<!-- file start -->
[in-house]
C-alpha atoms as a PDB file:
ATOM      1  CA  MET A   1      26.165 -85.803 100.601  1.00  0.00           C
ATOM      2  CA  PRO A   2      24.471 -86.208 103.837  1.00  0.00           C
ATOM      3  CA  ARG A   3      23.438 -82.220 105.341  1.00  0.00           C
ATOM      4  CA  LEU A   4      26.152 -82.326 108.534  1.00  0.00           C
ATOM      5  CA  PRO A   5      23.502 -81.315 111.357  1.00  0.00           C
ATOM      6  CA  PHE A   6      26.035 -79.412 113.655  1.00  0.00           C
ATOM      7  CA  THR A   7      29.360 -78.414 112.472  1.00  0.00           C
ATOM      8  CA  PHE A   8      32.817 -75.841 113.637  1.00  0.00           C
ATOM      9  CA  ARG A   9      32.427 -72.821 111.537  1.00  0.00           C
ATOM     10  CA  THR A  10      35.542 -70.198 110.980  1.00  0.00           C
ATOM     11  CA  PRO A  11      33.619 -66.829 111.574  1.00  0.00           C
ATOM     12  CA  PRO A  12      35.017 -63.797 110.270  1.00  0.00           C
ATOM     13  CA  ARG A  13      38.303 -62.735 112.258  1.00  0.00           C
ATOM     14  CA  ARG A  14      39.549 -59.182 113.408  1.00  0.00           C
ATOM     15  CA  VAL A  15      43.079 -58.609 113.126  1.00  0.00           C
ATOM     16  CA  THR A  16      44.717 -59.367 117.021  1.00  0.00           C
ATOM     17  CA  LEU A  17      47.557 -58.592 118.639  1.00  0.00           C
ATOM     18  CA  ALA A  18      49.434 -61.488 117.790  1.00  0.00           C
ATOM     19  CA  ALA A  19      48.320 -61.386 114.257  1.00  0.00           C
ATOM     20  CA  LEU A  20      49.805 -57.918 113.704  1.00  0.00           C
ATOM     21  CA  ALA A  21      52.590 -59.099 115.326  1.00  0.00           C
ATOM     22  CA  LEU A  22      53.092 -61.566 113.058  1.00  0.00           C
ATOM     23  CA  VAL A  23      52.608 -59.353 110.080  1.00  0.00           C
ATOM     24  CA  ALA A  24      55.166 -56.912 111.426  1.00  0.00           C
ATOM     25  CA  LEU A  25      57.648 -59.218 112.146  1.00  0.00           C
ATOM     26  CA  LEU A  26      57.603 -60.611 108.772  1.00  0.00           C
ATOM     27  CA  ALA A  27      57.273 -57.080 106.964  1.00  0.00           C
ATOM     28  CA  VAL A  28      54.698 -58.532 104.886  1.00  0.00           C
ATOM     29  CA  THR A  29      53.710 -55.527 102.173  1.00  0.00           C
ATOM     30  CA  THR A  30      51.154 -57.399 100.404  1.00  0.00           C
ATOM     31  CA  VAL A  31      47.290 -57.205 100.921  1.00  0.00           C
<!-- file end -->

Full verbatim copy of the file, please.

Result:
[in-house]
C-alpha atoms as a PDB file:
ATOM      1  CA  MET A   1      26.165 -85.803 100.601  1.00  0.00           C
ATOM      2  CA  PRO A   2      24.471 -86.208 103.837  1.00  0.00           C
ATOM      3  CA  ARG A   3      23.438 -82.220 105.341  1.00  0.00           C
ATOM      4  CA  LEU A   4      26.152 -82.326 108.534  1.00  0.00           C
ATOM      5  CA  PRO A   5      23.502 -81.315 111.357  1.00  0.00           C
ATOM      6  CA  PHE A   6      26.035 -79.412 113.655  1.00  0.00           C
ATOM      7  CA  THR A   7      29.360 -78.414 112.472  1.00  0.00           C
ATOM      8  CA  PHE A   8      32.817 -75.841 113.637  1.00  0.00           C
ATOM      9  CA  ARG A   9      32.427 -72.821 111.537  1.00  0.00           C
ATOM     10  CA  THR A  10      35.542 -70.198 110.980  1.00  0.00           C
ATOM     11  CA  PRO A  11      33.619 -66.829 111.574  1.00  0.00           C
ATOM     12  CA  PRO A  12      35.017 -63.797 110.270  1.00  0.00           C
ATOM     13  CA  ARG A  13      38.303 -62.735 112.258  1.00  0.00           C
ATOM     14  CA  ARG A  14      39.549 -59.182 113.408  1.00  0.00           C
ATOM     15  CA  VAL A  15      43.079 -58.609 113.126  1.00  0.00           C
ATOM     16  CA  THR A  16      44.717 -59.367 117.021  1.00  0.00           C
ATOM     17  CA  LEU A  17      47.557 -58.592 118.639  1.00  0.00           C
ATOM     18  CA  ALA A  18      49.434 -61.488 117.790  1.00  0.00           C
ATOM     19  CA  ALA A  19      48.320 -61.386 114.257  1.00  0.00           C
ATOM     20  CA  LEU A  20      49.805 -57.918 113.704  1.00  0.00           C
ATOM     21  CA  ALA A  21      52.590 -59.099 115.326  1.00  0.00           C
ATOM     22  CA  LEU A  22      53.092 -61.566 113.058  1.00  0.00           C
ATOM     23  CA  VAL A  23      52.608 -59.353 110.080  1.00  0.00           C
ATOM     24  CA  ALA A  24      55.166 -56.912 111.426  1.00  0.00           C
ATOM     25  CA  LEU A  25      57.648 -59.218 112.146  1.00  0.00           C
ATOM     26  CA  LEU A  26      57.603 -60.611 108.772  1.00  0.00           C
ATOM     27  CA  ALA A  27      57.273 -57.080 106.964  1.00  0.00           C
ATOM     28  CA  VAL A  28      54.698 -58.532 104.886  1.00  0.00           C
ATOM     29  CA  THR A  29      53.710 -55.527 102.173  1.00  0.00           C
ATOM     30  CA  THR A  30      51.154 -57.399 100.404  1.00  0.00           C
ATOM     31  CA  VAL A  31      47.290 -57.205 100.921  1.00  0.00           C